Sustainable Development as a Matter of Human Rights

  • 26 de septiembre de 2020

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“Achieving the transformational promise of the SDGs depends on ensuringthe empowerment, inclusion, and equality of all people, which is so closely interconnected withhuman rights.” (OHCHR)

There is an enormous consensus in the world regarding the serious and grim challenges that humanity will have to face in the near future, to the extent that our societies are not fully aware that our consumption models, the exploitation of natural resources, and the way we relate to the environment are leading our planet to collapse. On the 22nd day of August, we reached the 'Earth Overshoot Day', meaning that, as of that date, humanity had consumed more resources than the planet can generate in 2020. In other words, we will need to “borrow” resources from next generations in order to obtain what we need for the rest of the year.

In fact, the dreadful effects can be seen now throughout the planet: Inequality is on the rise in our world, with the richest 10 percent of the population getting up to 40 percent of the total global income while the poorest 10 percent earn only 2-7 percent. Nowadays, a huge portion of the world population is fighting against poverty in its worst expressions: hunger and food insecurity.

In this sense, another shocking record in terms of forced population displacement was reached in 2019, with a total of 79.5 million people who were forced to leave their homes as a result of persecution, conflict, violence and violations of their Human Rights. This figure, which has been exceeded since then, does not fully reflect the consequences of war and conflict for the civilian population and the countries that suffer from it. Syria has been bleeding to death in a relentless conflict for 10 years now. Libya tries to close a bloody chapter that began in 2011, unleashed after the chaos that followed the fall of Muammar Gaddafi, with an armed conflict that implied the intervention of several foreign powers and left the country on the verge of becoming a failed State. South Sudan has been experiencing a devastating civil war for 7 years, a situation aggravated by the vulnerability of this young country to extreme weather events such as droughts and floods that can put the weak structures of the country in check in a matter of weeks. Even the entire Sahel region is sinking into instability due to the presence of fundamentalist terrorist groups mixed with slow-moving climatic effects that push the population to hunger and food insecurity. Furthermore, in our region, the humanitarian crisis and insecurity in Venezuela pushed more than 4.5 million Venezuelans to seek refuge in neighboring countries.[2]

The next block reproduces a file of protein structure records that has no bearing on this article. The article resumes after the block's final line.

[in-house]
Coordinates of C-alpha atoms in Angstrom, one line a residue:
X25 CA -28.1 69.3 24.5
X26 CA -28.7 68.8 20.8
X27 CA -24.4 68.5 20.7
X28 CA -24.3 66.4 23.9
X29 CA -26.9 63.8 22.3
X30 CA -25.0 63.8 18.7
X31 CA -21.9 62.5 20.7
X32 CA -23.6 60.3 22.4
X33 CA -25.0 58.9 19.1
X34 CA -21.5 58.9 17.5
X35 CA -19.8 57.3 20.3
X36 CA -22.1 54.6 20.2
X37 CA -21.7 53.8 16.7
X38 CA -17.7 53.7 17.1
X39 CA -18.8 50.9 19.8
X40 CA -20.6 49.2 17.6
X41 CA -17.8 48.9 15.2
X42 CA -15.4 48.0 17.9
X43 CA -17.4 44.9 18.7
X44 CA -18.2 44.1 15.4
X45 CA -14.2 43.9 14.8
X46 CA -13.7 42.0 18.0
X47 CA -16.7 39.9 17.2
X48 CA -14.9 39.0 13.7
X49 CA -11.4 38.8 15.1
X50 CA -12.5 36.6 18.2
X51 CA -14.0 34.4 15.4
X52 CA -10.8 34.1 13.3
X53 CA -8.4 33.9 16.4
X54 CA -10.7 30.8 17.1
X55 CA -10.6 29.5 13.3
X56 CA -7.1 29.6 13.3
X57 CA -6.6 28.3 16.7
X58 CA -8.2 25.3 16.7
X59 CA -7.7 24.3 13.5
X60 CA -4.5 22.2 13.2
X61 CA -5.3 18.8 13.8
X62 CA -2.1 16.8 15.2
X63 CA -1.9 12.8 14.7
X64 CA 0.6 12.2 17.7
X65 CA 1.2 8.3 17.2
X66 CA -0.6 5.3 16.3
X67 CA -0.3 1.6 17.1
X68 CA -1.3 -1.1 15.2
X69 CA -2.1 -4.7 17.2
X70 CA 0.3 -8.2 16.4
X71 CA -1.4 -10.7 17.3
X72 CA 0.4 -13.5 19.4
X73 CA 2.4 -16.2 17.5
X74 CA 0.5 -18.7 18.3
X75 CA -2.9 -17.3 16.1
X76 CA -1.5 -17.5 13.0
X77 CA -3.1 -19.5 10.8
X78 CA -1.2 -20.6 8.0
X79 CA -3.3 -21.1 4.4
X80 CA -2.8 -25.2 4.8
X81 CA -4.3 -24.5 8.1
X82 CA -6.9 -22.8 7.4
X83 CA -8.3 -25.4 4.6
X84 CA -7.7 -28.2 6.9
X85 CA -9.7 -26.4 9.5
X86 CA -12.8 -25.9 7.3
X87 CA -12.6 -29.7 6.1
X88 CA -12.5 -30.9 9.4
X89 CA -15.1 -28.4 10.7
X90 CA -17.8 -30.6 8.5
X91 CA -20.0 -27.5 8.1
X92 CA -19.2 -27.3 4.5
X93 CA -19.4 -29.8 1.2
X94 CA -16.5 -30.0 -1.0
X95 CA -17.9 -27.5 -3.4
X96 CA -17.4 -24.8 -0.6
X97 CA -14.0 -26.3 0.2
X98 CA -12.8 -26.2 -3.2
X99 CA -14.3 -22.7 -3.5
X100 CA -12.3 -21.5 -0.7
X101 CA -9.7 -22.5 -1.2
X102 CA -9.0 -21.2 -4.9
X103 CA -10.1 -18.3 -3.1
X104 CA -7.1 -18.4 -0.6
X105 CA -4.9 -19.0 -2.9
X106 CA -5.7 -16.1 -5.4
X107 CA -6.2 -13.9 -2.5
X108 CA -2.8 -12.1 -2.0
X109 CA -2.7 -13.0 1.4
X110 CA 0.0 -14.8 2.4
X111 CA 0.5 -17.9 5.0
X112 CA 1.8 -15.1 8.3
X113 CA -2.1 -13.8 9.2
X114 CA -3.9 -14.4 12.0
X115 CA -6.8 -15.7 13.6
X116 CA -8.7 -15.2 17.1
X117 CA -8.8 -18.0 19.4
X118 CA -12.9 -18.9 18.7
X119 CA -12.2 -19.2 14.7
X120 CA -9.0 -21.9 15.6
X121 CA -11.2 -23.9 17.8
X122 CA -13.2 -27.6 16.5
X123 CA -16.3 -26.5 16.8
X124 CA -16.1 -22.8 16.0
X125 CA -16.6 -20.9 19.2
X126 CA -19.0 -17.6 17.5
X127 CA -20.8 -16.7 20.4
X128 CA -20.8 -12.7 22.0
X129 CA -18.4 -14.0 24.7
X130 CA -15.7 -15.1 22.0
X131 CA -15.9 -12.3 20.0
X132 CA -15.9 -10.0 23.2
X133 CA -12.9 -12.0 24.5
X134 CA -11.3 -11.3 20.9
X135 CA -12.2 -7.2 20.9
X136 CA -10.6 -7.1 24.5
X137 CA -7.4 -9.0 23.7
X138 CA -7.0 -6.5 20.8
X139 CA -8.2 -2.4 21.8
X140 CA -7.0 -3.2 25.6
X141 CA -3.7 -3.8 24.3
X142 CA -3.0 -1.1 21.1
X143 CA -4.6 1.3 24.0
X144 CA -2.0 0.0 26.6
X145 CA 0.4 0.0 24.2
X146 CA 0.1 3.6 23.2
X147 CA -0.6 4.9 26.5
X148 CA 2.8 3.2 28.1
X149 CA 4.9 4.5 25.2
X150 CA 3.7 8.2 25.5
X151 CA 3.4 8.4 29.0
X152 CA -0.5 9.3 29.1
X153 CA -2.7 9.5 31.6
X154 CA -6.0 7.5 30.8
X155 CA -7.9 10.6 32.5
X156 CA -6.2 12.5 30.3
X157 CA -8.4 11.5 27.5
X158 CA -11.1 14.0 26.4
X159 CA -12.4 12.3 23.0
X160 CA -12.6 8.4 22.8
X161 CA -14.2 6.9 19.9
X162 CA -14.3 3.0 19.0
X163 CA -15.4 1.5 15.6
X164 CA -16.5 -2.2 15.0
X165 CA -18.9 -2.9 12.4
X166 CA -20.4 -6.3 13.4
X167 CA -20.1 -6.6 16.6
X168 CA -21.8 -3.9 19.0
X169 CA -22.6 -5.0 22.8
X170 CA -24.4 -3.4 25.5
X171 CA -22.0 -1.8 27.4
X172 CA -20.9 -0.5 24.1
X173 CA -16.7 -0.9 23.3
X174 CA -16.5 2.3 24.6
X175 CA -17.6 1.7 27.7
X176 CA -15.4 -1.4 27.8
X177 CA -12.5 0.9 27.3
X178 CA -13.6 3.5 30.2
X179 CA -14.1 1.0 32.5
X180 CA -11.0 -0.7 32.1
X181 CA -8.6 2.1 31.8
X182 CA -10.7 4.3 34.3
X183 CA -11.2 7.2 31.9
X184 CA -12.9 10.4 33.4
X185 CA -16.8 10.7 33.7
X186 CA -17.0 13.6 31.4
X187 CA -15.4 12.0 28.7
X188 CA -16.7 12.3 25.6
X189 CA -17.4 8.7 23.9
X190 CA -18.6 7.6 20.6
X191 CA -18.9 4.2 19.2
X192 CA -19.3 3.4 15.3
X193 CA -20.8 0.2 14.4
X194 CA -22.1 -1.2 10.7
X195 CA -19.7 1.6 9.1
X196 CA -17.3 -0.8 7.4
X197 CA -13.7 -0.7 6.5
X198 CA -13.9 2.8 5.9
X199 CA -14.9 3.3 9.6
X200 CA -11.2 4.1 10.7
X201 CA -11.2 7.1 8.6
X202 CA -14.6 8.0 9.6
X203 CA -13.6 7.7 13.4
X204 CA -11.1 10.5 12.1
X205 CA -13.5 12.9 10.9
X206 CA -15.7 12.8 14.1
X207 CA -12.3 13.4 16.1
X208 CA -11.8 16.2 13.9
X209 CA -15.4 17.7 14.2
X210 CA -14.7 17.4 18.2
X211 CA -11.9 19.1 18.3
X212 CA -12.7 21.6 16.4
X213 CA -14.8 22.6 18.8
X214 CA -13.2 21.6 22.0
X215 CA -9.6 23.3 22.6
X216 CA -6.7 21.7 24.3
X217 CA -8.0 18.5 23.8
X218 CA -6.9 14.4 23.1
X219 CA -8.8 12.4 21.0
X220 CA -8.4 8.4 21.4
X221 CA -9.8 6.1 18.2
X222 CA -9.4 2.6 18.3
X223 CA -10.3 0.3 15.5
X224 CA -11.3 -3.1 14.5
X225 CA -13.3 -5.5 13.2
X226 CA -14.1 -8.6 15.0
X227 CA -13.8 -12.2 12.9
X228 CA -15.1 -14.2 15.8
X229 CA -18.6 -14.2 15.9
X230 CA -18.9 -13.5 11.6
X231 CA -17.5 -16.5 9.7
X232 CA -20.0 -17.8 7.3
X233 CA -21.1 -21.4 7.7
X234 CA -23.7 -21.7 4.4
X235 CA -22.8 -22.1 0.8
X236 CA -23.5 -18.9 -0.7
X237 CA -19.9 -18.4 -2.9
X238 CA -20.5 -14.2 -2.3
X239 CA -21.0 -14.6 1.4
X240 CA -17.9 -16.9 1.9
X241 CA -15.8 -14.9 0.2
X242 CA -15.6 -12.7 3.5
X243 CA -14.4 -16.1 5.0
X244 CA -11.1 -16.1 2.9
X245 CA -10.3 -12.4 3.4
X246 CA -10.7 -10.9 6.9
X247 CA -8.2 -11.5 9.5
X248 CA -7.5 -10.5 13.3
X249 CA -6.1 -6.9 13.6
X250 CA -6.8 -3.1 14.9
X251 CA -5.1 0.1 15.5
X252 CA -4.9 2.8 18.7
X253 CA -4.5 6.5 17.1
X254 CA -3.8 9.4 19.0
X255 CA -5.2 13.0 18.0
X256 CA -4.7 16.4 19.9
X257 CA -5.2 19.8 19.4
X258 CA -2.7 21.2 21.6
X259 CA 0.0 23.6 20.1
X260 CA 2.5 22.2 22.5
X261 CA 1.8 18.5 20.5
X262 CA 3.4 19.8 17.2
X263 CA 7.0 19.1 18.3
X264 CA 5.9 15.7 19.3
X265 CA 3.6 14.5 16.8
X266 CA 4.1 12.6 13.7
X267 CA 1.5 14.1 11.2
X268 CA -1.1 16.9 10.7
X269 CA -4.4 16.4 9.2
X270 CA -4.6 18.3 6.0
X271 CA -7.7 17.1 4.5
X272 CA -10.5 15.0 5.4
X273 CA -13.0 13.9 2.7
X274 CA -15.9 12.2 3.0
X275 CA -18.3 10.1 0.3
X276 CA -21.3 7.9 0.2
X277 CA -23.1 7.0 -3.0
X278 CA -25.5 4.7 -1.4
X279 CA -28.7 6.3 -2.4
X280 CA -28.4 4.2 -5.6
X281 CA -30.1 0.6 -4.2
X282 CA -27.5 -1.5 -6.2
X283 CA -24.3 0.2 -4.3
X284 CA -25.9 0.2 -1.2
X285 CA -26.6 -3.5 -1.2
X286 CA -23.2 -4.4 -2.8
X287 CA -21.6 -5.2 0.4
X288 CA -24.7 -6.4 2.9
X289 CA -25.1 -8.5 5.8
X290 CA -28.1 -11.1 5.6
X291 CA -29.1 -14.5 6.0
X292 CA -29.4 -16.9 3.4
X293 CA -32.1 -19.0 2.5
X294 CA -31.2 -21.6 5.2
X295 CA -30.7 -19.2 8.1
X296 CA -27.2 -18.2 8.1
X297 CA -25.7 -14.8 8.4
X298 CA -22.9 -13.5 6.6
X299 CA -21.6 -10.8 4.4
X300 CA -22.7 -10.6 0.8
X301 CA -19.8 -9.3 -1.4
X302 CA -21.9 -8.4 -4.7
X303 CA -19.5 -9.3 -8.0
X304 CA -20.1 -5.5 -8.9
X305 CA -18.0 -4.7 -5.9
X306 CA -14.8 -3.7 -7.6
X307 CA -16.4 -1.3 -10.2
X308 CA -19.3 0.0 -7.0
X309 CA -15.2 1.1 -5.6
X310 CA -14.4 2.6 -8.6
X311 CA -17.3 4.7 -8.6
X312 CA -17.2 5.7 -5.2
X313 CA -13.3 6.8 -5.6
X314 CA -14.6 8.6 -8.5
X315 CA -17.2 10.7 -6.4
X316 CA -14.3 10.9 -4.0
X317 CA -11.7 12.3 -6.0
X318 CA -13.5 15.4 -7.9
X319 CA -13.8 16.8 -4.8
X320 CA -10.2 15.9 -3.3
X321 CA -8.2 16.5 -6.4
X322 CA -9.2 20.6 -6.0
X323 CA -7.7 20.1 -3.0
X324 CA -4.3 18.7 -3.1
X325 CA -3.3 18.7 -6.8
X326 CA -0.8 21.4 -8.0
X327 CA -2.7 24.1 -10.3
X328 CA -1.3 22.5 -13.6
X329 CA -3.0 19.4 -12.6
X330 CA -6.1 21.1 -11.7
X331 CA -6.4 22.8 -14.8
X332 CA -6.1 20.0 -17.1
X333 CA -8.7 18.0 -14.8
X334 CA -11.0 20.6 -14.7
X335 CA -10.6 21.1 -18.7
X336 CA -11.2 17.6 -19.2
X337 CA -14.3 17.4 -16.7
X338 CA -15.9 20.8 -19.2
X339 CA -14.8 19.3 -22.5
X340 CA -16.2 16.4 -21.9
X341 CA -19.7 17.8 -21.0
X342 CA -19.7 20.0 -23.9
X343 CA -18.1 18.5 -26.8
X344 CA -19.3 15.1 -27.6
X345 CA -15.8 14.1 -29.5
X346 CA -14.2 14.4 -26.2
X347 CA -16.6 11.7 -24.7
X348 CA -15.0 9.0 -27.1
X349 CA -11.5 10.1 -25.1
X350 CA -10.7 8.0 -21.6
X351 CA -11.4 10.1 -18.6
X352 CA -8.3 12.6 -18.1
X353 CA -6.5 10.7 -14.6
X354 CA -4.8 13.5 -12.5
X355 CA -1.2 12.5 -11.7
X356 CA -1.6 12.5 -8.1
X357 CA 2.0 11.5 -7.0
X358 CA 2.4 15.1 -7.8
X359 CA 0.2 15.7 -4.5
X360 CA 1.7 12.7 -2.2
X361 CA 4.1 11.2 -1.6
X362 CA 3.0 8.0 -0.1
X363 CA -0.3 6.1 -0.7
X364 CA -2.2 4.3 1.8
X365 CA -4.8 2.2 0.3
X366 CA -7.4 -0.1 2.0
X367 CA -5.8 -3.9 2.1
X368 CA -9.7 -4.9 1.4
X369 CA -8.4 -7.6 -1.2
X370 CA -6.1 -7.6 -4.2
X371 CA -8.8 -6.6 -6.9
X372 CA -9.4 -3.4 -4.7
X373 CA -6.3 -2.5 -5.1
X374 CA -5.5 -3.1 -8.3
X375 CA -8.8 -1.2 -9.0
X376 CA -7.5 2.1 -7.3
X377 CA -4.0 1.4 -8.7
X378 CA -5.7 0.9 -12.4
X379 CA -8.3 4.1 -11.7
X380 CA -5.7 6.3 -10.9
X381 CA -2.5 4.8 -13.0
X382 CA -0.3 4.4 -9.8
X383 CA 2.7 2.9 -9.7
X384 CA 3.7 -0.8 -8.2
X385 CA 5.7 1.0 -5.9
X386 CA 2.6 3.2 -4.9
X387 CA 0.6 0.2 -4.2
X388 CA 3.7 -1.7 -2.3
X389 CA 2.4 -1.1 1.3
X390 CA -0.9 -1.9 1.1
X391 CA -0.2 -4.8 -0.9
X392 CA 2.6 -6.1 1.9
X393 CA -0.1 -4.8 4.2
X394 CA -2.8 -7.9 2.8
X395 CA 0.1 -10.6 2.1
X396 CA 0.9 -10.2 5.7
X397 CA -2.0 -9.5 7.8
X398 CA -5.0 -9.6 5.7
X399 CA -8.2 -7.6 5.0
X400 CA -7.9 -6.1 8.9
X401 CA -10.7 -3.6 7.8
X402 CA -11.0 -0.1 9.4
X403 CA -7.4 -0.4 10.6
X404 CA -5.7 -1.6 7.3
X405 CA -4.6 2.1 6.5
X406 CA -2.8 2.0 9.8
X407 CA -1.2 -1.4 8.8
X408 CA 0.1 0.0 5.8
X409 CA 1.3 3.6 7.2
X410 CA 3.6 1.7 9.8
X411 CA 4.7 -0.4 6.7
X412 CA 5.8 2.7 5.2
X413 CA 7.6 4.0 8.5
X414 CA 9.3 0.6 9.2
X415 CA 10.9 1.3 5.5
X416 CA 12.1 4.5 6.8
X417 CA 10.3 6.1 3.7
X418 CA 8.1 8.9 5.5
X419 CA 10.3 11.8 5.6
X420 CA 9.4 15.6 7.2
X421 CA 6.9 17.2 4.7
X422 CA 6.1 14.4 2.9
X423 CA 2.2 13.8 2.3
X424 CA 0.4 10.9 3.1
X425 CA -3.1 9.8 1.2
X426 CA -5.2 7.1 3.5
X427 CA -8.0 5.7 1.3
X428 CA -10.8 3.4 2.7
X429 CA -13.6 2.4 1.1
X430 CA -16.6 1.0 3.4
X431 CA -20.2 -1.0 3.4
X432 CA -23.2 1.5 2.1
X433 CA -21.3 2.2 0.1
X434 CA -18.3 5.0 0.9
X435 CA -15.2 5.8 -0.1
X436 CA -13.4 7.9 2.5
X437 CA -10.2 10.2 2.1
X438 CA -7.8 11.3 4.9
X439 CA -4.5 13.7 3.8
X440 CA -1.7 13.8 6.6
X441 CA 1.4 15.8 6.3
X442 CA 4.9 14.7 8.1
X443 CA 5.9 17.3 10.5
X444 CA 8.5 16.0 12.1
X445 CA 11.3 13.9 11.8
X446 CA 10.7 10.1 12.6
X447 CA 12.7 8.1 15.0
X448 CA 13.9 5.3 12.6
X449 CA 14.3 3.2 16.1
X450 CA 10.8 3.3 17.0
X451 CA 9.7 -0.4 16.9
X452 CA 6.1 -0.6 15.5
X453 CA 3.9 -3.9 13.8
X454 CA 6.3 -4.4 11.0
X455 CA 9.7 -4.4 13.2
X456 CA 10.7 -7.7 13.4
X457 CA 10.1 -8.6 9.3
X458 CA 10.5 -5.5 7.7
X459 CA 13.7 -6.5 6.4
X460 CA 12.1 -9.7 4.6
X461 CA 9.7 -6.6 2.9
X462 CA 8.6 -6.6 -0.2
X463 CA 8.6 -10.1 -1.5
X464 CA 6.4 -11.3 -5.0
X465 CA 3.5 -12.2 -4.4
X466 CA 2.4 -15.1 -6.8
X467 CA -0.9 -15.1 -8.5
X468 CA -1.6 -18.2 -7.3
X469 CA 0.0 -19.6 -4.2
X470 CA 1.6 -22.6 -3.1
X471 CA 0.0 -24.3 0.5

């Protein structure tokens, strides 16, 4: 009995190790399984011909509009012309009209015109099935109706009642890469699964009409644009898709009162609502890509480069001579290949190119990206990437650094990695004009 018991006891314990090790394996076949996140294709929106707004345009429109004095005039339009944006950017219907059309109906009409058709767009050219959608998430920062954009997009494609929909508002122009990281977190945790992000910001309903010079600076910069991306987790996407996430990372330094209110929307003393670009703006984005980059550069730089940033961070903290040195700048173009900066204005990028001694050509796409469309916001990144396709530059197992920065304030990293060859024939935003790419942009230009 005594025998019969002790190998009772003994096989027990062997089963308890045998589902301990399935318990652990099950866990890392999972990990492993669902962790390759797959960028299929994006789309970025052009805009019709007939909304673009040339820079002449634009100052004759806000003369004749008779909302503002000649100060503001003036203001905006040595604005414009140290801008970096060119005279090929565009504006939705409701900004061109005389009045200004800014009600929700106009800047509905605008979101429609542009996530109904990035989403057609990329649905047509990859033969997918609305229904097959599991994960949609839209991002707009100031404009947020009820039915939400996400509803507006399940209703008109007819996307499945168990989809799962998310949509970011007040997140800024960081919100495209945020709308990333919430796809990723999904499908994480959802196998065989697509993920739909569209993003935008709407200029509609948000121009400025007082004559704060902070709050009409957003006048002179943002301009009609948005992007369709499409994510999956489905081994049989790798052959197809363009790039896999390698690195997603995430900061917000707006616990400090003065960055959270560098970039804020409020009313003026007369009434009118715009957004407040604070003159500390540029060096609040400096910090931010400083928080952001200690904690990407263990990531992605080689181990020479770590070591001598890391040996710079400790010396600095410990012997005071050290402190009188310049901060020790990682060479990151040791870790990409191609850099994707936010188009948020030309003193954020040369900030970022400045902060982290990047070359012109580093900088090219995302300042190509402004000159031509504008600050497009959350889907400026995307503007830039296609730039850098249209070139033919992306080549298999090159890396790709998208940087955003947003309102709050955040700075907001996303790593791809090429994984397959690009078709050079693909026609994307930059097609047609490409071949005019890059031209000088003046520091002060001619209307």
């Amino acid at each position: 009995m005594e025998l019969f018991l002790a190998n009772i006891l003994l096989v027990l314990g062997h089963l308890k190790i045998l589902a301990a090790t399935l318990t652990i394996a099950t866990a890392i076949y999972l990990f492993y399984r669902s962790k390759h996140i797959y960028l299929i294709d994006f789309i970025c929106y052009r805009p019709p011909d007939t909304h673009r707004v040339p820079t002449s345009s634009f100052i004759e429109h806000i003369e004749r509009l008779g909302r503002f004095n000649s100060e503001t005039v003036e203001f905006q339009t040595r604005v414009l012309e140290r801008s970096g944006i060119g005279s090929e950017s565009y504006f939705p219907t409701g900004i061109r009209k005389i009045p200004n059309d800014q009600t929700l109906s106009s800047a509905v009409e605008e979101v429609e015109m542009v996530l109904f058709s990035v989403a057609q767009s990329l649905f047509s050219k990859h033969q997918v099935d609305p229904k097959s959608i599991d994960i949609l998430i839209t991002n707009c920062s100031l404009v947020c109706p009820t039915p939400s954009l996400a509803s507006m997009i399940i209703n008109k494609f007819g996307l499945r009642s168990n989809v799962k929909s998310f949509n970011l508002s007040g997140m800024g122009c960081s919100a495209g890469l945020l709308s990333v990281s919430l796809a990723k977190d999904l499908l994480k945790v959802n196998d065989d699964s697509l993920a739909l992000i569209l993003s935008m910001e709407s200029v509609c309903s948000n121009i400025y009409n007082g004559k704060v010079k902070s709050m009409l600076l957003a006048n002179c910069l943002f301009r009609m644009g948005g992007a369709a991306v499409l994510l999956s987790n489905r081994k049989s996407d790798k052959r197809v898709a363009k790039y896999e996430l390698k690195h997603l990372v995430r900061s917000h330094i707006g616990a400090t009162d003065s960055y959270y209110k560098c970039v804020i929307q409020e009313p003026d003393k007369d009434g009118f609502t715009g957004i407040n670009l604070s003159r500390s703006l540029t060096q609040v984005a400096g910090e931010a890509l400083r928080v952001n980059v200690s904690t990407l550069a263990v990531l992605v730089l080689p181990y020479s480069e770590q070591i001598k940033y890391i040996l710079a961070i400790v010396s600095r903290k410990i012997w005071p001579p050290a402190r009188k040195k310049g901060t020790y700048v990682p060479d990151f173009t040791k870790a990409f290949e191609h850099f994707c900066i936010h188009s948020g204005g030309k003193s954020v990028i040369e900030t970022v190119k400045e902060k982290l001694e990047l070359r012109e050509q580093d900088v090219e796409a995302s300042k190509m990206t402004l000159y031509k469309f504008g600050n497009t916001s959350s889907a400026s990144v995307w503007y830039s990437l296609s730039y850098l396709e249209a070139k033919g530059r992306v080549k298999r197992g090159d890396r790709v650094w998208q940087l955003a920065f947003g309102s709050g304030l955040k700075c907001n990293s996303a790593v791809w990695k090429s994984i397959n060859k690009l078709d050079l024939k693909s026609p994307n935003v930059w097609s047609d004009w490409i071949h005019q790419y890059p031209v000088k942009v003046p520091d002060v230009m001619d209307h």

Adding insult to injury, climate change has become the most urgent threat against humanity. Its effects are already being felt in all parts of the planet jeopardizing the most diverse aspects of human development. Scientific predictions developed for the future are even worse, with even more extreme climatic phenomena, and also with slow-onset processes such as prolonged droughts and floods that will especially affect the development and habitability conditions of enormous proportions of the planet, which means deepening inequalities and vulnerabilities in the most disadvantaged regions. A clear concrete example is the displacement of a total of 24.9 million people in 2019 due to natural disasters, a figure that surpasses the new displacement caused by conflict and violence by 3 to1.

And in the face of this bleak picture, the comparison we propose as the title of this essay is surely fundamental. Speaking of sustainable development means to speak precisely of Human Rights. And in this sense, considering that Human Rights are interrelated, interdependent and indivisible, a comprehensive, cross-sectional and purposeful action map can be found among the postulates of the 2030 Agenda where strategies can be implemented to address the problems mentioned above. We are not exaggerating when saying that the Sustainable Development Goals represent the most ambitious global project to end poverty, protect the planet, and ensure that all people enjoy peace and security, maintaining the premise of “leaving no one behind”.